This sounds very elitist, but it is a legitimate question. Mondragon argues that workers must be educated to be owners before they can take ownership. In their new plan to convert a for-profit grocery store into a worker coop store, they estimate that it will take five years of education to develop the critical mass of an ownership mentality among the workforce for the transition to succeed. I don’t think that any of us would expect a worker coop to succeed by simply selling the workers a membership share and letting it occur naturally.

So how should organizers address this issue? How do we overcome the elitism of the educated (real or perceived)? Saul Alinsky argued in Rules for Radicals that the organizer should always be in the background and help people come up with their own ideas (which are those of the organizer). What sort of system could we create to help incubate and develop people in worker coops that don’t have access to well educated?

In my Human Resource class, I suggested that part of the role of a cooperative, as an agent of social transformation, should be to develop workers. HR in a capitalist business tends to develop workers by “moving them up or moving them out”. The traditional HR approach seems to make workers as efficient and effective as possible as workers. Worker development in a worker coop, should be to develop the human being and help them reach their potential as a human being. To this end, I think that we should consider a maturity curve of the cooperative worker. People might enter into the coop at different points of the curve, but the coop should establish institutions to move people along the curve (I have this in a nice table, but can’t figure out how to present it here):

  • Stage
  • Concept
  • Comments
  • Initial
    o    “You’re not the boss of me”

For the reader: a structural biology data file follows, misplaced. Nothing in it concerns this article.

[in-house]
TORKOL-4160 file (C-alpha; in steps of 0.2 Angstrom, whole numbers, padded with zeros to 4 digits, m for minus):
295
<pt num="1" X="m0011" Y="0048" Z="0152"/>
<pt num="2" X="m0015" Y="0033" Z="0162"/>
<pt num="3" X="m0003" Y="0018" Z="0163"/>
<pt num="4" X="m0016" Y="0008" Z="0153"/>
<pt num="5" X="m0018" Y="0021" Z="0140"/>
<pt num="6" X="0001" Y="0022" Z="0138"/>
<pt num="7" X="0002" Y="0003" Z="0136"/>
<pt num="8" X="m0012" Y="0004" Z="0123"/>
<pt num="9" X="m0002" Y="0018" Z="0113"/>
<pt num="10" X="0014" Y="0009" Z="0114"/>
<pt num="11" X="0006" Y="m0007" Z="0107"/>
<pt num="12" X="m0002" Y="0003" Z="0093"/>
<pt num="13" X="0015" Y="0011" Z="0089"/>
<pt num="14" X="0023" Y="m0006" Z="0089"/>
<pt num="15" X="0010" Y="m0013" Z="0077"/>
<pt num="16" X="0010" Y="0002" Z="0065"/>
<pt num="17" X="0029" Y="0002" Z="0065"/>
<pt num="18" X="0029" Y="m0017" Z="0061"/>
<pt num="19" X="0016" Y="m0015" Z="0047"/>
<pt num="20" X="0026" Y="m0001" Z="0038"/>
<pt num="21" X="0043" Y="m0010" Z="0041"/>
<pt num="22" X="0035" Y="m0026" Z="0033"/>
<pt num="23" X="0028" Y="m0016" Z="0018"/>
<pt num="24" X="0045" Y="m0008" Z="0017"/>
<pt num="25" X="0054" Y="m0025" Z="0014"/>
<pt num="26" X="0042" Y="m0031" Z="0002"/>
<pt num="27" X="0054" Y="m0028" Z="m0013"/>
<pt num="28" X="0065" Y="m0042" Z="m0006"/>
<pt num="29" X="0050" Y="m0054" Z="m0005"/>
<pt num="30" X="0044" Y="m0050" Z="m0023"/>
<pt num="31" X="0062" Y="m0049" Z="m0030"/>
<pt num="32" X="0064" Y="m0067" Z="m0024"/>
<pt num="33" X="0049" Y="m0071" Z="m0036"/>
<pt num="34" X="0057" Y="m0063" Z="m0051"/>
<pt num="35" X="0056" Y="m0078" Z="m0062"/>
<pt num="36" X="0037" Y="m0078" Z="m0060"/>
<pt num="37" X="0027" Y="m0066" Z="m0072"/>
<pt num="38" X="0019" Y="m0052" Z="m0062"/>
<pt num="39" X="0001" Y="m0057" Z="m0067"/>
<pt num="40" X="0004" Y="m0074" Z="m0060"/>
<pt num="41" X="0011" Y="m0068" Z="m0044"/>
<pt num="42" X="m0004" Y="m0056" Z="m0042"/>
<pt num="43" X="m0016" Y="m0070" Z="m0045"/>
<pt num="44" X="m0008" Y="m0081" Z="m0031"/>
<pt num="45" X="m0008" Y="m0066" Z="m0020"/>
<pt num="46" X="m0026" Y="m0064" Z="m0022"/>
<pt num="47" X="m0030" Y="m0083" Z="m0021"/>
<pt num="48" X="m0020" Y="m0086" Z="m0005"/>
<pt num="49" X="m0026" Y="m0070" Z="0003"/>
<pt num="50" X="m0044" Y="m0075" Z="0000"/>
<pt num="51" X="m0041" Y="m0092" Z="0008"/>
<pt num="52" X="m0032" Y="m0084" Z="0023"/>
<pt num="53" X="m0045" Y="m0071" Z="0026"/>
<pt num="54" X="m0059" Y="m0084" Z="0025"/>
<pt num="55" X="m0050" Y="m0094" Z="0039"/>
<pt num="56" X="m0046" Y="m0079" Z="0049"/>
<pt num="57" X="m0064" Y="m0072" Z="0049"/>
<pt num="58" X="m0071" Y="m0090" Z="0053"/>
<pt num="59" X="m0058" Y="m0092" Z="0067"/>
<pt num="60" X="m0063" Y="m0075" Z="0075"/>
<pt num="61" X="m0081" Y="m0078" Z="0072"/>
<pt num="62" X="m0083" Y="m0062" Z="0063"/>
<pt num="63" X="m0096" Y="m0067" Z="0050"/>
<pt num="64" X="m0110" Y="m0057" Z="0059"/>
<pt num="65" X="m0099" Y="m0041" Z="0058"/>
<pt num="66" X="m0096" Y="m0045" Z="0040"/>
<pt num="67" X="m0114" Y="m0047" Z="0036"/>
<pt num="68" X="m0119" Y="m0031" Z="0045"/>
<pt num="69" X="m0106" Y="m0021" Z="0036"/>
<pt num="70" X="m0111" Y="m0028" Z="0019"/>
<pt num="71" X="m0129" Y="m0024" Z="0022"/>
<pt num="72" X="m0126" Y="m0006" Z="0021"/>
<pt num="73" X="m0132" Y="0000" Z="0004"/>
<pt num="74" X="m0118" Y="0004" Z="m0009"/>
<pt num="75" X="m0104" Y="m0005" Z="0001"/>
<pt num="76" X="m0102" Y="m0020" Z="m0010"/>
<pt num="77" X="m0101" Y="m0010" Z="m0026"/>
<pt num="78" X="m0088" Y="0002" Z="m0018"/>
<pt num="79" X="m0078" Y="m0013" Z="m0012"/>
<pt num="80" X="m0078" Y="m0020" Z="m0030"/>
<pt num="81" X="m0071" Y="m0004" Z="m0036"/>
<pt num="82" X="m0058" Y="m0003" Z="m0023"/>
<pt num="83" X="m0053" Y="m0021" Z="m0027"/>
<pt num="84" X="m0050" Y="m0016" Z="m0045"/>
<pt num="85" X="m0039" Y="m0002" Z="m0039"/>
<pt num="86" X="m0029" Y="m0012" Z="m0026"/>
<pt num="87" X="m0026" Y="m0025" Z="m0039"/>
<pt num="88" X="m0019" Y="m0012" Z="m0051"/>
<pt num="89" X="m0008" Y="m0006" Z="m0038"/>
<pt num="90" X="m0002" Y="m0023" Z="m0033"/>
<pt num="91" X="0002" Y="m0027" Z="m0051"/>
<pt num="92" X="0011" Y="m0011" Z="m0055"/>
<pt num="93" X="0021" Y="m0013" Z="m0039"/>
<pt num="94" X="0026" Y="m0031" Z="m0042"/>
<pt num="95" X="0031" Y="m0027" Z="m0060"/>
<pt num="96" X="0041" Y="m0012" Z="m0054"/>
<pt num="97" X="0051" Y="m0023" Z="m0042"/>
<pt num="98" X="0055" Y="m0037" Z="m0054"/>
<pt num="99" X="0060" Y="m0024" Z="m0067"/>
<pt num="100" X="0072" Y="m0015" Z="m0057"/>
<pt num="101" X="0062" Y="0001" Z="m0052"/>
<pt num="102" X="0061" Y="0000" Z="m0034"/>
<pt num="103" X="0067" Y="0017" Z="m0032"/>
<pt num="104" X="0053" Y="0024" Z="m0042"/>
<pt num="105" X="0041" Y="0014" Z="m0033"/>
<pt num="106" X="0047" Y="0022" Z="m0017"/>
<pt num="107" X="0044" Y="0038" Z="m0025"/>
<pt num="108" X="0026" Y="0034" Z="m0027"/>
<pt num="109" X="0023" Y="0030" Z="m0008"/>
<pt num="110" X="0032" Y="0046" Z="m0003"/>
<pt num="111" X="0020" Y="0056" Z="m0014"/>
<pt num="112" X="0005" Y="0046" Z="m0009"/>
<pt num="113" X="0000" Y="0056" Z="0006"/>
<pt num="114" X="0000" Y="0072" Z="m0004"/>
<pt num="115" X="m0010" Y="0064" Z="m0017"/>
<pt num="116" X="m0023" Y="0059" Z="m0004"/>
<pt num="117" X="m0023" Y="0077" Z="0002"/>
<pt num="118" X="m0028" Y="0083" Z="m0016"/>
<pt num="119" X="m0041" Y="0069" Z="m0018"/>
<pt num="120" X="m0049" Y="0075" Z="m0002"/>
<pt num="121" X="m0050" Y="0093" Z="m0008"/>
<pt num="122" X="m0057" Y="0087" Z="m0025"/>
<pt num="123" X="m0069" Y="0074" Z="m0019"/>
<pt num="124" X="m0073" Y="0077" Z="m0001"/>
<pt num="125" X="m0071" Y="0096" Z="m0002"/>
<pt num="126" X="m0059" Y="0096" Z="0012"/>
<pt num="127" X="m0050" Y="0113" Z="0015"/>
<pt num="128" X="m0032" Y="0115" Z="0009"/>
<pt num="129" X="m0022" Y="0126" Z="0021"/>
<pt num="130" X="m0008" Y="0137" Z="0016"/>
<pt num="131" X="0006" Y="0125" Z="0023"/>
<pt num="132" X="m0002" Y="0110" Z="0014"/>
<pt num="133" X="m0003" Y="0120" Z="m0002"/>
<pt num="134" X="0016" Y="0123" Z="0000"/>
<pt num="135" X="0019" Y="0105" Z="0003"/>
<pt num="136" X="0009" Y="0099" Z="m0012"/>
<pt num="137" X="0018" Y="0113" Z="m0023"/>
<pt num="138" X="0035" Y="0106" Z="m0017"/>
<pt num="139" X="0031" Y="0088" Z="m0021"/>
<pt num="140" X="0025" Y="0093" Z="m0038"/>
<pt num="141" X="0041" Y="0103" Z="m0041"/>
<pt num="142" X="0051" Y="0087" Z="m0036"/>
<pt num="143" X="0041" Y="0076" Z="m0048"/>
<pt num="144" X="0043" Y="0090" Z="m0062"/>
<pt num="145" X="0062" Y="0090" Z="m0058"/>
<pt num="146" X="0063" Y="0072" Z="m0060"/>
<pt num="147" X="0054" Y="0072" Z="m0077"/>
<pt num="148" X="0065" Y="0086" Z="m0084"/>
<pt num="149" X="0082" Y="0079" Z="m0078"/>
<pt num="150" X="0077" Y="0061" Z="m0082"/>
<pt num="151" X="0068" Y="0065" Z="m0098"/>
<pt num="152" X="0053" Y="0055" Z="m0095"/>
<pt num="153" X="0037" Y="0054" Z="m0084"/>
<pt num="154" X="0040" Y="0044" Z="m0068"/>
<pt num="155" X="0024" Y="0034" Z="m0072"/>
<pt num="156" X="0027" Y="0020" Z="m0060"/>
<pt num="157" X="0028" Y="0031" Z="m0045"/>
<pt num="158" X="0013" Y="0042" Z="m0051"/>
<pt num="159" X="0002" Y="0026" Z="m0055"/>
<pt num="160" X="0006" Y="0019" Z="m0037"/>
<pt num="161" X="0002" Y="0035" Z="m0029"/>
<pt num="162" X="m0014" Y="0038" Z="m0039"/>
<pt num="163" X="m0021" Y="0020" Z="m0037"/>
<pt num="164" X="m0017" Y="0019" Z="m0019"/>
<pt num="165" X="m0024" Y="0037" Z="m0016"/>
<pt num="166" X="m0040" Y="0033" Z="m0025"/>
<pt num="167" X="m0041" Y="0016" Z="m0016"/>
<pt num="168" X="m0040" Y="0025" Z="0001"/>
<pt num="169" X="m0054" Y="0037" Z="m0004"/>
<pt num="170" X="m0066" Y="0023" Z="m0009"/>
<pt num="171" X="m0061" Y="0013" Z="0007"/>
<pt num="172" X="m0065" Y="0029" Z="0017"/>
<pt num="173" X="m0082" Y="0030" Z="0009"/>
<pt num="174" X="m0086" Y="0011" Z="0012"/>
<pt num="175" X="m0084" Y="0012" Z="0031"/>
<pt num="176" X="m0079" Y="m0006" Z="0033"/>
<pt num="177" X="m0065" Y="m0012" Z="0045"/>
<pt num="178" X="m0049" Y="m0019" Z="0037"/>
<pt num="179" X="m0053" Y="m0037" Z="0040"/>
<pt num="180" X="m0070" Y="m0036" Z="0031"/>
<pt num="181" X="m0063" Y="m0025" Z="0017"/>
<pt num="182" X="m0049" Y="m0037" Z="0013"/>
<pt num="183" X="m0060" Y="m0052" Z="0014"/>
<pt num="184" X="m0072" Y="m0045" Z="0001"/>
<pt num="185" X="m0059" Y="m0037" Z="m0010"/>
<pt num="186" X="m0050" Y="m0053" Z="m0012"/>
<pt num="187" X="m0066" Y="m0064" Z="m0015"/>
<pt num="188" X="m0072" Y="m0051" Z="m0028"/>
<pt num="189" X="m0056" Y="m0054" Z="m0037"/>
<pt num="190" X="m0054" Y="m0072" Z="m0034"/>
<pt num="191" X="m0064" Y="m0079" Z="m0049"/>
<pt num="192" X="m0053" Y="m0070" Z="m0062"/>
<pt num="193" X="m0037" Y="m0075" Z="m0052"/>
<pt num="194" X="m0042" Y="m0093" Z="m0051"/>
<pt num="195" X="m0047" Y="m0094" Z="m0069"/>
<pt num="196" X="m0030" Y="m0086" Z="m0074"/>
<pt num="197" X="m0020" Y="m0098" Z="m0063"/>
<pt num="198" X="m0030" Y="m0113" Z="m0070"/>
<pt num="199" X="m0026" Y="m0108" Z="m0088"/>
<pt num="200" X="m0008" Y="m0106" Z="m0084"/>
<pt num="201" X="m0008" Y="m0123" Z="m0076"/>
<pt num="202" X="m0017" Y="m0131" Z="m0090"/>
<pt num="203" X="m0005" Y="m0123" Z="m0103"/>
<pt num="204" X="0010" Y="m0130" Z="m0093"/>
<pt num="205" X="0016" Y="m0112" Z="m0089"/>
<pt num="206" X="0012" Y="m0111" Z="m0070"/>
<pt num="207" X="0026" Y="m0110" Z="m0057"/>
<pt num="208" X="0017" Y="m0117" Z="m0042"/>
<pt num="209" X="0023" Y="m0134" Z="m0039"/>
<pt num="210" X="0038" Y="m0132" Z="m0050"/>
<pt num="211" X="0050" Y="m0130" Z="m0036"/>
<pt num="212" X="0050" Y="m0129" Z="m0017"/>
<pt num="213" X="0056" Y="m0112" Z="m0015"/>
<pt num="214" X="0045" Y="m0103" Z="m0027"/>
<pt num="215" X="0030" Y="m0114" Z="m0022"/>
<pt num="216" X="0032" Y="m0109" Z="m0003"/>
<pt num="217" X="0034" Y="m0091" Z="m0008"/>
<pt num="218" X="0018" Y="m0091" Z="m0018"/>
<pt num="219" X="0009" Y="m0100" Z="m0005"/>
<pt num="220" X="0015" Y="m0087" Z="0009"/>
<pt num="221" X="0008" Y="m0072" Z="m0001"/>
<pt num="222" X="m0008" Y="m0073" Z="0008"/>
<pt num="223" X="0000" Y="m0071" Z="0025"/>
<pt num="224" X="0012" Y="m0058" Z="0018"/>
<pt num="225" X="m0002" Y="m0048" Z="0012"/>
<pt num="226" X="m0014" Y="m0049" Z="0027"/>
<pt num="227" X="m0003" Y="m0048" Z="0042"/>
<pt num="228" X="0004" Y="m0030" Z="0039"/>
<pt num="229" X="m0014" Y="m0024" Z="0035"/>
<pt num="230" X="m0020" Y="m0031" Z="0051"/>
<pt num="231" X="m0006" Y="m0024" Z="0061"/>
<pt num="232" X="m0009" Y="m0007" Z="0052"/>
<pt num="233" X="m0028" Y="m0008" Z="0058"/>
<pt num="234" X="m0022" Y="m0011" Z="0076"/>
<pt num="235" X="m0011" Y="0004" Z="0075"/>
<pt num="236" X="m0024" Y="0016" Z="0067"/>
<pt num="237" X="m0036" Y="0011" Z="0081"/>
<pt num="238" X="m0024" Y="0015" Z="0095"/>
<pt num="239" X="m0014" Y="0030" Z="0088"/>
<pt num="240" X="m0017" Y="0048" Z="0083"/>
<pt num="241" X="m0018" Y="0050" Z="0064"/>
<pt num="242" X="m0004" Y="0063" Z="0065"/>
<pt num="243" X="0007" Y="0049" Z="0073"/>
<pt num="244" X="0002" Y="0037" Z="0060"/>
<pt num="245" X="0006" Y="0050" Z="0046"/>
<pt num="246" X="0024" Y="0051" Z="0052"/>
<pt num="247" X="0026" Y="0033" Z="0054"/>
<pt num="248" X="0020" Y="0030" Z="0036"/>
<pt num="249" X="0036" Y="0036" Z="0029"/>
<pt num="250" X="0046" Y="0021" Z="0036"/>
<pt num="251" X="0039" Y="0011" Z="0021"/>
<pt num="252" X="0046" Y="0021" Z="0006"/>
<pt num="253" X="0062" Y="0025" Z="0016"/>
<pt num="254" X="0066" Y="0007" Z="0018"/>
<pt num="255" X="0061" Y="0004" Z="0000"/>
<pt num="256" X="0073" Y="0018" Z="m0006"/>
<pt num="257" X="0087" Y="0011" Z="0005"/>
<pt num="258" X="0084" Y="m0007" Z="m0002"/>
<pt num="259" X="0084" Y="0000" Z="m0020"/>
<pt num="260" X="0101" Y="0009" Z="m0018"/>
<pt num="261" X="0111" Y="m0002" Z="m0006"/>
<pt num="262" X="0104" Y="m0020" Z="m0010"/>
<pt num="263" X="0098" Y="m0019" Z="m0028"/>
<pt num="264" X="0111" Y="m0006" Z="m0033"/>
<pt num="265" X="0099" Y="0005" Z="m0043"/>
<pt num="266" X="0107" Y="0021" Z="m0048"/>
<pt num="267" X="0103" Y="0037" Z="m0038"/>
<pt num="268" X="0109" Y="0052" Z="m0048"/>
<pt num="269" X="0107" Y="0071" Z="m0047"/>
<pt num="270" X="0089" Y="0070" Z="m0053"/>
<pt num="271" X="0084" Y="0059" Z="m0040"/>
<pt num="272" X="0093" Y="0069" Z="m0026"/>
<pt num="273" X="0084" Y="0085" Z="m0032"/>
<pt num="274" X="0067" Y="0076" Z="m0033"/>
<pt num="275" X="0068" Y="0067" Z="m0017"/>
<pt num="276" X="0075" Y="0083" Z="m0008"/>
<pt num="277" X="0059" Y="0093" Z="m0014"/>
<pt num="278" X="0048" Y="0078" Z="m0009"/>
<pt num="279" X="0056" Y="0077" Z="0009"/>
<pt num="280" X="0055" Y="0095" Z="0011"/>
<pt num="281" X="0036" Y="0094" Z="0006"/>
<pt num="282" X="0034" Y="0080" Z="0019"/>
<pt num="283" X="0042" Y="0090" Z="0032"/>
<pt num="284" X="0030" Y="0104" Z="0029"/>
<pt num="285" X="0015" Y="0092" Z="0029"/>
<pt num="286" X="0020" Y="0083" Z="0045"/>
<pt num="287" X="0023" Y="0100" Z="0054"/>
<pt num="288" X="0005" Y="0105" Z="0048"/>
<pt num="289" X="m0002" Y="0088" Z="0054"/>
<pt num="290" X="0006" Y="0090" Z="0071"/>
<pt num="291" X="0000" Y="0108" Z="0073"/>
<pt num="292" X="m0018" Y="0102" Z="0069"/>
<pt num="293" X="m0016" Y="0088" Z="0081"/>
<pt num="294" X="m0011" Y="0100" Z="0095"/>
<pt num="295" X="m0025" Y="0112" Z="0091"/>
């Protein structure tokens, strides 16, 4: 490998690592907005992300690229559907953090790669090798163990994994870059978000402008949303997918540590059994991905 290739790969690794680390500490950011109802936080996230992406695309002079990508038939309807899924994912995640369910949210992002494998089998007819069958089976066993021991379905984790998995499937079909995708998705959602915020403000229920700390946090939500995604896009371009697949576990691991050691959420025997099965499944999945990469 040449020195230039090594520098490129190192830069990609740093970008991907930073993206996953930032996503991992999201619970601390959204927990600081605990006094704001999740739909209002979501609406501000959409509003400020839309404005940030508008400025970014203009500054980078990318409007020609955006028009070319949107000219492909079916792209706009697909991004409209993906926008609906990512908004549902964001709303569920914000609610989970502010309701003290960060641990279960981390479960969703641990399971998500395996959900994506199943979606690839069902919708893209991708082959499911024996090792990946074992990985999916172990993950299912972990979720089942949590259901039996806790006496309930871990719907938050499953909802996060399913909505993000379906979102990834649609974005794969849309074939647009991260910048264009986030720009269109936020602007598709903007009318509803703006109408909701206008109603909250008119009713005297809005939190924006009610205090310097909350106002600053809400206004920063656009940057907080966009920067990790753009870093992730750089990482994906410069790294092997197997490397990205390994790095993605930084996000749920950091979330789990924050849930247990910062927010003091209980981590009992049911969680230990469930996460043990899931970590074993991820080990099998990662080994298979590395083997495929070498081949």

•    Worker can’t be told what to do because there are “no bosses”
  • First Understanding
    o    “Win-Loss”
    •   Coalition building around self-interests against other coalitions (pro-worker vs. pro-management)
  • Common Good
    o Consensus
    The success of the cooperative helps all workers.
  • Cooperative
    o    Solidarity
    •   Sees success of cooperatives as a means to support own cooperative.
  • Community
    o    “The cooperative is a microcosm of the community as a whole”
    Sees cooperative as part of larger community
  • Model
    o    “Be the Change You Want to See in the World”
    •   Sees the community as a global environment. The actions of the cooperative interact on a large scale. The cooperative creates a model for others.

Worker Cooperatives are more than simple economic engines. They are, and should be, agents of social transformation. We need to recognize that a growing movement has to extend beyond those that have already figured out coops or opted out of the dominant paradigm of capitalism and self-interest. We need to teach people about mutual self-interest and how to be cooperative.

I think that my friend who asked the question was feeling extremely frustrated. Working people can create coops and democratic societies without a college education. However, they must of a cooperative education and this has to be institutionalized in our coops, our organizers, and our networks.

*(rant)I actually hate the term “coop developers”. I find it classist. It suggest community organizing which I tend to see as a top-down method of feel-good liberals who want to help the poor plug into the machine, not question the machine itself. Saul Alinsky called himself an organizer and I much prefer that term especially for worker coops as it evokes the labor organizers and that is really what we are doing. That a strong community develops from a well organized workforce is one of the benefits, but the focus should be on labor organizing and challenging the status quo. (/rant)